Kazakhstan and Uzbekistan are among the world’s dictatorships benefiting from the services of lobbyists in Europe’s corridors of power, a new report alleges.
“Repressive regimes outsourcing their diplomacy to public relations firms, lobbyists, and front groups, is increasingly big business in Europe,” claims the study by the Corporate Europe Observatory, a campaign group that seeks to “challenge the privileged access and influence enjoyed by corporations and their lobby groups in EU policy making.”
It singles out the regimes of Nursultan Nazarbayev of Kazakhstan – which uses a host of international PR firms, including that of former British prime minister Tony Blair, to buff its international image – and Islam Karimov of Uzbekistan – which benefits from the services of a powerful European trade lobby with links to the country’s controversial cotton sector – as among the beneficiaries.
Nazarbayev’s “strategic use of PR and lobbying, particularly via Tony Blair’s network of influence, has to be one of the most successful examples of a dictator whitewashing his image,” the report claims.
Tony Blair Associates says its work for Astana on a multi-million dollar contract since 2011 “focuses on supporting political, economic and social reform.” Critics say it is more about spinning the regime’s atrocious human rights record—including tips on how to handle the international fallout from the fatal shooting of protestors in 2011.
Former Republican Congressman Dan Burton once famously called for American warships to patrol the coast of landlocked Bolivia. Now he’s turning his keen analytical eye on Tajikistan and promoting the Tajik strongman's dream project.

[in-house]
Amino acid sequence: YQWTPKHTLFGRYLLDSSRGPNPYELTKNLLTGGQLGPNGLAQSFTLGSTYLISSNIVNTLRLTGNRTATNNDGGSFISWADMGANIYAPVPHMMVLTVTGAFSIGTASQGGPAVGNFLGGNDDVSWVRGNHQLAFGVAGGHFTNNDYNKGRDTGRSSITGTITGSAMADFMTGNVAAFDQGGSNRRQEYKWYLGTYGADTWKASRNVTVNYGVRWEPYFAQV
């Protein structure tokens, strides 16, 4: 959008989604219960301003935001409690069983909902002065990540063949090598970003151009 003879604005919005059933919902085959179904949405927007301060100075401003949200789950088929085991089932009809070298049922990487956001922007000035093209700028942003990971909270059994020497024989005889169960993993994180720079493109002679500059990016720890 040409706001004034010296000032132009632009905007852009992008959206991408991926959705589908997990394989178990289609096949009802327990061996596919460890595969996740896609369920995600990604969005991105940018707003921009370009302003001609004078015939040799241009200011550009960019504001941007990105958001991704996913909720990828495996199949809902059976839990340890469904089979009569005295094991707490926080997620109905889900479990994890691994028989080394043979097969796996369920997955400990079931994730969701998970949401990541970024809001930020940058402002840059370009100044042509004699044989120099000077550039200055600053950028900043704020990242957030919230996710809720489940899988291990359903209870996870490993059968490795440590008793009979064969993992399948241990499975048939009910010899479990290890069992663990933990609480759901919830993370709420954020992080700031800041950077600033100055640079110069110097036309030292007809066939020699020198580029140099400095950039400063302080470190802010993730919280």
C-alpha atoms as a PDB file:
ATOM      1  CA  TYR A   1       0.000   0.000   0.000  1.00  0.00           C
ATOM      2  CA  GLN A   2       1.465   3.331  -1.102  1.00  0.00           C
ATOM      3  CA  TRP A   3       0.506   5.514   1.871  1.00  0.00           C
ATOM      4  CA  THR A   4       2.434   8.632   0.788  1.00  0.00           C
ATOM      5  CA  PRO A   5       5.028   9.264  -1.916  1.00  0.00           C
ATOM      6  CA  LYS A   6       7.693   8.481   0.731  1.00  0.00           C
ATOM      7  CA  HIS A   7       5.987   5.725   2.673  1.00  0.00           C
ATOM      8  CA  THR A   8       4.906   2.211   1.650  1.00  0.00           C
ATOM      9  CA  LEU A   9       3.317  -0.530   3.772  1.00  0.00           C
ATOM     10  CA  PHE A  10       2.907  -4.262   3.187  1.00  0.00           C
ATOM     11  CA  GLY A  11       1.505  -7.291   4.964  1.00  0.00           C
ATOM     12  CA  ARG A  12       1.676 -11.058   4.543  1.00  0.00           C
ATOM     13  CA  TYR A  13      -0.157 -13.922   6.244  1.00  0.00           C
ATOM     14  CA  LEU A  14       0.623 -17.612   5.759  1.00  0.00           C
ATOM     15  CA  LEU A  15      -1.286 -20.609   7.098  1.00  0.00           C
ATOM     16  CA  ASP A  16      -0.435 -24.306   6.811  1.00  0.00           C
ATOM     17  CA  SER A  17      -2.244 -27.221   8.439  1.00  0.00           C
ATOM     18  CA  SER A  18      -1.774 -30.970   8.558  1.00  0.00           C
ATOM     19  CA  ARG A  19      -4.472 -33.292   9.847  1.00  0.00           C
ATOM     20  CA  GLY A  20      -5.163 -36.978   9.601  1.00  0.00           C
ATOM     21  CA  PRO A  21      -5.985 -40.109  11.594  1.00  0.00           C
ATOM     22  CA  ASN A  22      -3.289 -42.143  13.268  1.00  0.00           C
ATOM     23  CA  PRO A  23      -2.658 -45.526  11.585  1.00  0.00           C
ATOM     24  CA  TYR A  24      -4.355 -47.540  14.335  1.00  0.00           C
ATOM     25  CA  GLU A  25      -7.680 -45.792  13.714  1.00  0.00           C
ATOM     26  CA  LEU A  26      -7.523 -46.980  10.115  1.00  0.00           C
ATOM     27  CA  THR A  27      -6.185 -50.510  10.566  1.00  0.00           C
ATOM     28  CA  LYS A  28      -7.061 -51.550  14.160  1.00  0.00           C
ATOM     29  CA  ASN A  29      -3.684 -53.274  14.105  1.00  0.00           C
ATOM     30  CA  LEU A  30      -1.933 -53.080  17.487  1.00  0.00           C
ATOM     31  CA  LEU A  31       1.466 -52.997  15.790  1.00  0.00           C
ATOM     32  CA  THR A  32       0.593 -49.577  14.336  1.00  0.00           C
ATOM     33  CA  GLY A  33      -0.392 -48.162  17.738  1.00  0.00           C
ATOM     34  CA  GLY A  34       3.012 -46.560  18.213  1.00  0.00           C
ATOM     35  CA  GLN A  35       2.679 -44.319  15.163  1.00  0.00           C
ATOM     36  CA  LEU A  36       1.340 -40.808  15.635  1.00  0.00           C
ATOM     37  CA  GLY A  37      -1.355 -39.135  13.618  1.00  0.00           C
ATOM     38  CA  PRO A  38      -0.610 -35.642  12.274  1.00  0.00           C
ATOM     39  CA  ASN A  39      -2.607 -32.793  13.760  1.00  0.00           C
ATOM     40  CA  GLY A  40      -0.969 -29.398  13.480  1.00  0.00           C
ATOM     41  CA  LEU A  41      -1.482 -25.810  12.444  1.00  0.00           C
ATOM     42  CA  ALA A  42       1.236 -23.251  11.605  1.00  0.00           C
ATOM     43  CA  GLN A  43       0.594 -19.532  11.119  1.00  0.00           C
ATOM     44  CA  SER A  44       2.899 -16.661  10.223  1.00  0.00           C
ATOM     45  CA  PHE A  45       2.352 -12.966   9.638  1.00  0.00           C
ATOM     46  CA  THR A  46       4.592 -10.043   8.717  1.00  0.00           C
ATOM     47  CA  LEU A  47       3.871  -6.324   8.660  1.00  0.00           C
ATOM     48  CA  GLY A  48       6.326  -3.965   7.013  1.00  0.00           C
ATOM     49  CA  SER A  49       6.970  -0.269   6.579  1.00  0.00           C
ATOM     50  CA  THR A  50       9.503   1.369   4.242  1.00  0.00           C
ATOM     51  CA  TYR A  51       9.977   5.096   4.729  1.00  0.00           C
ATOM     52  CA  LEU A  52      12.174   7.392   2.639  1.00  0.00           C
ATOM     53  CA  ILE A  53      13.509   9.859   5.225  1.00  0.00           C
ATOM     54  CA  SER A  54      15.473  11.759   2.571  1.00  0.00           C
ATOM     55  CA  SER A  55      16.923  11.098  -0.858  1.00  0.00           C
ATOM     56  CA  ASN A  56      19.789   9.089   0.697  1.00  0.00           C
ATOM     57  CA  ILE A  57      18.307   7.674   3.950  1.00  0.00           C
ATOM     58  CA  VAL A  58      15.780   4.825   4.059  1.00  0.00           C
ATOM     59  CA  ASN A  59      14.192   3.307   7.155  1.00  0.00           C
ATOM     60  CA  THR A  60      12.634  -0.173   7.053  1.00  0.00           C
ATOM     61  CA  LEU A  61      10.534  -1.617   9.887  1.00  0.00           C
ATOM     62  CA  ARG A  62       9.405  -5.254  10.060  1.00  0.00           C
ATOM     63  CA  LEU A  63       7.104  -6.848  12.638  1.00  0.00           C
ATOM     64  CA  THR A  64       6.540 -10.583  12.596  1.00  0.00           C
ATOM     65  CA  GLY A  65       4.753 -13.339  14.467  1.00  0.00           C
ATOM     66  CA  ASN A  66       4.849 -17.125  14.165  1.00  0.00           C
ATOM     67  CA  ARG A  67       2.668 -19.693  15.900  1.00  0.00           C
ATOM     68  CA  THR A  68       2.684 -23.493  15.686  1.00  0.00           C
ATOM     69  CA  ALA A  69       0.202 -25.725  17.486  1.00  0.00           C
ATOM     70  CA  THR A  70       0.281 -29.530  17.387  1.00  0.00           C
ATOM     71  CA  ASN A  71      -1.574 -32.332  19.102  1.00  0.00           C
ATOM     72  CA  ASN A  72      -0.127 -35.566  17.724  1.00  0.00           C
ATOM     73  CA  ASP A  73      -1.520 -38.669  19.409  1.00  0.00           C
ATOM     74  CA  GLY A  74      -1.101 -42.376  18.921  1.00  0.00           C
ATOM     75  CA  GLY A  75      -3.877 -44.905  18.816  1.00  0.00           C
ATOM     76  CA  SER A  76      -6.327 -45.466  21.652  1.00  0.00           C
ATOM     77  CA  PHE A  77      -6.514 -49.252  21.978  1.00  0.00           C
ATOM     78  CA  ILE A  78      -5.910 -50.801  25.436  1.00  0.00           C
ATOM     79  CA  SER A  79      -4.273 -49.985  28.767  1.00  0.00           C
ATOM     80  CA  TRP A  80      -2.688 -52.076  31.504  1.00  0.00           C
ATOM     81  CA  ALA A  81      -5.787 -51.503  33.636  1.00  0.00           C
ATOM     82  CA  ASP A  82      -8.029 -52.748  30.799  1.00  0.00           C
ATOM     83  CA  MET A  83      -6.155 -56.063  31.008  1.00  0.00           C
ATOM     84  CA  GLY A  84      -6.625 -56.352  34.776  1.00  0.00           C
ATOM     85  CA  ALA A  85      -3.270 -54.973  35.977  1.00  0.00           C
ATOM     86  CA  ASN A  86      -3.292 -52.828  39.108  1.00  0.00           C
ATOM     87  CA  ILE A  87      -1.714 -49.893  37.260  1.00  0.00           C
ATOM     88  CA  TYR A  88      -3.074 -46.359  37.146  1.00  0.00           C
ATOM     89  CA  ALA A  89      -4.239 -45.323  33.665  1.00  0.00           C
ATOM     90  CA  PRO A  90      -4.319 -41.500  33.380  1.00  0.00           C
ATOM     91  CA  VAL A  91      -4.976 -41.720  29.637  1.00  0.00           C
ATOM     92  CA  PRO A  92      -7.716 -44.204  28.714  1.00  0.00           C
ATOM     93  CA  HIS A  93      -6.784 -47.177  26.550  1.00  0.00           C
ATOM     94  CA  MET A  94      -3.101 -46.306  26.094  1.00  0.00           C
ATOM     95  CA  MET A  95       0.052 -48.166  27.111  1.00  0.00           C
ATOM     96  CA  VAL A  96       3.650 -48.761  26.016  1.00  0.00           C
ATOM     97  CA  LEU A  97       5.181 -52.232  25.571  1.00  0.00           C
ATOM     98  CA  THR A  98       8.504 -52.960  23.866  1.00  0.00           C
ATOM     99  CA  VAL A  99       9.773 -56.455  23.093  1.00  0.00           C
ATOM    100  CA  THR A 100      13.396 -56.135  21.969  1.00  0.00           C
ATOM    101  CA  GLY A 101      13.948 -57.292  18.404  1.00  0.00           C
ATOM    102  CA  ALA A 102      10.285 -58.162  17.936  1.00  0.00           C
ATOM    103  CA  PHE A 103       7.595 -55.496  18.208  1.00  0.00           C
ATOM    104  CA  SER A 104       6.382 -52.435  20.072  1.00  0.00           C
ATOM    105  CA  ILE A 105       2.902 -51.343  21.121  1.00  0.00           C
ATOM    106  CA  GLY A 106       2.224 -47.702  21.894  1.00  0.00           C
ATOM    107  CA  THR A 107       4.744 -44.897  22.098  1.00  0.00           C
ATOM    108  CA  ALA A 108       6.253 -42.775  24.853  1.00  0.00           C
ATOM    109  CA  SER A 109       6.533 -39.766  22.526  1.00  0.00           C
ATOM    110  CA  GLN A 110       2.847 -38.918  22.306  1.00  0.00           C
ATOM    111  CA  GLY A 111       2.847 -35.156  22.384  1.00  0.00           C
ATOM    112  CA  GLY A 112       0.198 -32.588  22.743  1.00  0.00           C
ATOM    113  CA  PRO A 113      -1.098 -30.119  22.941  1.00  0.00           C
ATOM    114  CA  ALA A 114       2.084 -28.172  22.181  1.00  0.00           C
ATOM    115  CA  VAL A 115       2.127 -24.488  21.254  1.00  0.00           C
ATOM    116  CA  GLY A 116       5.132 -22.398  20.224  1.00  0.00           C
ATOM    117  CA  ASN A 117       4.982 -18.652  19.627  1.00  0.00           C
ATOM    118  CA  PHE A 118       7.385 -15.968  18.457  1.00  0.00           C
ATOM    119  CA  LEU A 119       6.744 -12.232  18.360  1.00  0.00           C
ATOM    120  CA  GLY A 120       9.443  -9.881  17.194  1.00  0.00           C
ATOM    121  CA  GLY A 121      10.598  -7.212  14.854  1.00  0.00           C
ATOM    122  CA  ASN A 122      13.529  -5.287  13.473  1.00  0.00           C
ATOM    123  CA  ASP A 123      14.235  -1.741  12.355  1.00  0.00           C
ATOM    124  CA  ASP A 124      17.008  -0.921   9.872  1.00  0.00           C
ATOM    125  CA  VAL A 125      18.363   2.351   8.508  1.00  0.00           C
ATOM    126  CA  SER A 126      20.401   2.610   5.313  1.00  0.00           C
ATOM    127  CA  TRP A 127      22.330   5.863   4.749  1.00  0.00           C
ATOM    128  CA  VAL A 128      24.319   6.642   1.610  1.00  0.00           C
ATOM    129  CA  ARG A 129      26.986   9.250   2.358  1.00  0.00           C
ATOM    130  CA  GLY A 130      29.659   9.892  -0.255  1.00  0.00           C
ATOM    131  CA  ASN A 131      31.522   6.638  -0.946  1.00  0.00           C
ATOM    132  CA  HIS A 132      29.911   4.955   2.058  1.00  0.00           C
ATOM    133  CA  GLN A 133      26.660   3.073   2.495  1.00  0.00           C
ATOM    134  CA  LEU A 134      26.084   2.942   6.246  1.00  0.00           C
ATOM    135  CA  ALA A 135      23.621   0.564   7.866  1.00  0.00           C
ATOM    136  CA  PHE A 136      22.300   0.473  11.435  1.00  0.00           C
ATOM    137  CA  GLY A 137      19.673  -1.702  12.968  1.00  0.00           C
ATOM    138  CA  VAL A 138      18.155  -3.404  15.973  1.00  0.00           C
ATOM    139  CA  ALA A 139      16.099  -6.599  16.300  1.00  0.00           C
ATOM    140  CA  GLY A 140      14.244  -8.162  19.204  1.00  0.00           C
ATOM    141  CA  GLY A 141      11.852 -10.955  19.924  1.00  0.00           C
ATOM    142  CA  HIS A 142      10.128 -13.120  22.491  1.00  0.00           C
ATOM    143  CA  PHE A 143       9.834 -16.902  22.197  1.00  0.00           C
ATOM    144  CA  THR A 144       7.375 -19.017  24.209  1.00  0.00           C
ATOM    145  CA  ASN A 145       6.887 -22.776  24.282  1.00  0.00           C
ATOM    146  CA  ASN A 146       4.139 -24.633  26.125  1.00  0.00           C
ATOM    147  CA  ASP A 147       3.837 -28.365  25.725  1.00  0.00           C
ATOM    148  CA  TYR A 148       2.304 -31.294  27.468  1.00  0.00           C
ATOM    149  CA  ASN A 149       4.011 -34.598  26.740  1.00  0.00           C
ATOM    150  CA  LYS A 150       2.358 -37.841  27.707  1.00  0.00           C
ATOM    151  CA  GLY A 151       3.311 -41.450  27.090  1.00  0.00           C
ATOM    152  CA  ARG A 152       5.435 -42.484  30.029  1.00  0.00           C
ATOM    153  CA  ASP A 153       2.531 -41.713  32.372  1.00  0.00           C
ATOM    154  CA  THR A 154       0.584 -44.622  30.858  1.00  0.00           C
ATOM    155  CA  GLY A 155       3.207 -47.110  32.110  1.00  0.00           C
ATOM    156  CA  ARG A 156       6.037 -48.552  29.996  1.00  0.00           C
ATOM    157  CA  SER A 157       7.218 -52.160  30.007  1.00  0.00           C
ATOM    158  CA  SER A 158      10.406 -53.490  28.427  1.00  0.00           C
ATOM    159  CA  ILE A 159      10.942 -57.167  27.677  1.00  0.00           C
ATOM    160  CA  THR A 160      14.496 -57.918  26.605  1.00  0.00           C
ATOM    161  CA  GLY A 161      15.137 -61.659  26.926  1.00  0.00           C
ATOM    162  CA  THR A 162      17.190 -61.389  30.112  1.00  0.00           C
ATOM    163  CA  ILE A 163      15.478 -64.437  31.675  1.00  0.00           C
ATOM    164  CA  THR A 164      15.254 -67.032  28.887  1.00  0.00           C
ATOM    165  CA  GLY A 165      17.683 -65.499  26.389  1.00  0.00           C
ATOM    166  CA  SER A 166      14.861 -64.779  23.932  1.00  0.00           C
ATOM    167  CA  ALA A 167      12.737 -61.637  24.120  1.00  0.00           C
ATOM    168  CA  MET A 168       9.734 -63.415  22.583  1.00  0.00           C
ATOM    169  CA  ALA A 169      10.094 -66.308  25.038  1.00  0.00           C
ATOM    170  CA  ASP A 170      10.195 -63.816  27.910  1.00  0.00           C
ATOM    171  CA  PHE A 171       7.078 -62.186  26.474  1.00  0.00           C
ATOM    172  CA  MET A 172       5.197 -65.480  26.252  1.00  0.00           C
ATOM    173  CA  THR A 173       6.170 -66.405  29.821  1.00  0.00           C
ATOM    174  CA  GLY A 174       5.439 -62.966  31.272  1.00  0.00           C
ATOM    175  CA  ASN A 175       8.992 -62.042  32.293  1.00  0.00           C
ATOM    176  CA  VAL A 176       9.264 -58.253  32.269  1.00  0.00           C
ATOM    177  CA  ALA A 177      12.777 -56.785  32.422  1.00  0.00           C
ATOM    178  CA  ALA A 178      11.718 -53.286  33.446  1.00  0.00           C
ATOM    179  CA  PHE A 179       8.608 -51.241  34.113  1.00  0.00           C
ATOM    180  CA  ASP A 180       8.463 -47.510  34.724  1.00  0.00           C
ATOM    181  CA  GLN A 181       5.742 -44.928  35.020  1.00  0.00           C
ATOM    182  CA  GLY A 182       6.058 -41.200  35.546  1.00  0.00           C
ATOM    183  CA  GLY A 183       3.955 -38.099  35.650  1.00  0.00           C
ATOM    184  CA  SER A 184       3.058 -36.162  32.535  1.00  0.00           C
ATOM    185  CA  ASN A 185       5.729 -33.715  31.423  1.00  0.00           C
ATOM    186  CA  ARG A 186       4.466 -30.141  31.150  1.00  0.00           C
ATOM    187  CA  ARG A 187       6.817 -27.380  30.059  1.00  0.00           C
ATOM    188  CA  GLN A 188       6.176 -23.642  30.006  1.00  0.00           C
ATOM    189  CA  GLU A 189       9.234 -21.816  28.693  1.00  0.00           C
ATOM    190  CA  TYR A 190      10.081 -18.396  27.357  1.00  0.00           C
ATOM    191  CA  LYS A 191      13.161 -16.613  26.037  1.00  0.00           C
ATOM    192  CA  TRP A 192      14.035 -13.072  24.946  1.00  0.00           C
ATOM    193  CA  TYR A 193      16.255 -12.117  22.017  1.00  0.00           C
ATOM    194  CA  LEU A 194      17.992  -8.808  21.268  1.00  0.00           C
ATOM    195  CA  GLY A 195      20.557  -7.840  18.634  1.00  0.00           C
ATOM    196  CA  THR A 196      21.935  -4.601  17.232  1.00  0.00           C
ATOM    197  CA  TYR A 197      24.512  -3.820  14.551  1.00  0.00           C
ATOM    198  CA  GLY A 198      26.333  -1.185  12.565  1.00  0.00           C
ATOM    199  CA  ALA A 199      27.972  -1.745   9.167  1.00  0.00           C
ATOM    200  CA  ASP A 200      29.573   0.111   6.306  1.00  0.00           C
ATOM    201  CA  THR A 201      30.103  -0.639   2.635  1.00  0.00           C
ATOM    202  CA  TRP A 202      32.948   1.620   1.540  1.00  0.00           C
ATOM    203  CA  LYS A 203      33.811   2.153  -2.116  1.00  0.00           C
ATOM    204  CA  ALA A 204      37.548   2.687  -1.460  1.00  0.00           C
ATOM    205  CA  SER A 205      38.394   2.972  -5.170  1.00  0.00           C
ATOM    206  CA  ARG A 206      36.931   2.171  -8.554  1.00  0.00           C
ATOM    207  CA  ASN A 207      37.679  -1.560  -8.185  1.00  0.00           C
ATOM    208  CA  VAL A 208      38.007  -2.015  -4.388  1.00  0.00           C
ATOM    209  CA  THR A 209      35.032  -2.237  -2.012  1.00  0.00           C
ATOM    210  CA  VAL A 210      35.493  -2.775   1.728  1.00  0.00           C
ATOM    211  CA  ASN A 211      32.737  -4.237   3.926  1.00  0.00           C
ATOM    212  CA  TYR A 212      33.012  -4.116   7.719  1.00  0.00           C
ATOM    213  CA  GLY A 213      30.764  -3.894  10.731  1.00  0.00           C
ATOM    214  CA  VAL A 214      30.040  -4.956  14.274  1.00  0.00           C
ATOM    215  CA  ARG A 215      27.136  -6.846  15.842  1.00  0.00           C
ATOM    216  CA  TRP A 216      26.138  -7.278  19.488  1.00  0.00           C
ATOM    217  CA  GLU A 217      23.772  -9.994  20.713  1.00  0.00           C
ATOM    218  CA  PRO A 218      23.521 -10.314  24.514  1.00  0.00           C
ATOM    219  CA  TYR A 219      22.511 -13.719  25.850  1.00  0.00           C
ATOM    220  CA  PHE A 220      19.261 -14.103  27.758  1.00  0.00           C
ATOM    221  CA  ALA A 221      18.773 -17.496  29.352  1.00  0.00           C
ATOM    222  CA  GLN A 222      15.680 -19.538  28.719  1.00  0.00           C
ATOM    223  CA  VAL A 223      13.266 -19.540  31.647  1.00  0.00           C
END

In a March 7 commentary for The Washington Times, former Indiana Republican congressman Dan Burton offers his two cents on why Tajikistan’s controversial Rogun Dam project, which would be the tallest in the world, must be completed.
A 2012 visit to Tajikistan, while he was still a congressman, “stands out” from all the international trips he made on behalf of the United States, declares Burton (after listing the international horrors he has personally witnessed). The reason: Rogun’s “potential to transform the lives of tens of millions of people—permanently and for the better.”
The American Senate’s contentious confirmation hearings for Defense Secretary nominee Chuck Hagel have raised the prickly issue of foreign financing at US think tanks, with Republicans opposing his candidacy suggesting nefarious links between Hagel and Kazakhstan, among other foreign nations and companies. Republicans have asked Hagel – a former Senate Republican who is now the nominee of a Democrat president – to reveal the sources of foreign funding at several organizations for which he has served as a board member, most notably the Atlantic Council, where he is currently chairman.
Foreign money flowing to US-based think tanks is often opaque, which means countries like Kazakhstan – where opaque is the gold standard – fit right in. The extent to which foreign funding influences the policies or positions taken by these organizations, or their associates, sometimes concerns the government officials they seek to advise and influence.
Such seemed to be the motive for an unnamed aide to a Senate Republican, who asserted to the conservative Washington Free Beacon blog on February 11, “The nexus between Chuck Hagel, the government of Kazakhstan, the Atlantic Council, and Chevron is apparent. He’s clearly delivered political cover from a prominent think tank and used his board position at Chevron to encourage investments in Kazakhstan.” (Chevron was deeply invested in Kazakhstan long before Hagel joined the Atlantic Council in 2009.)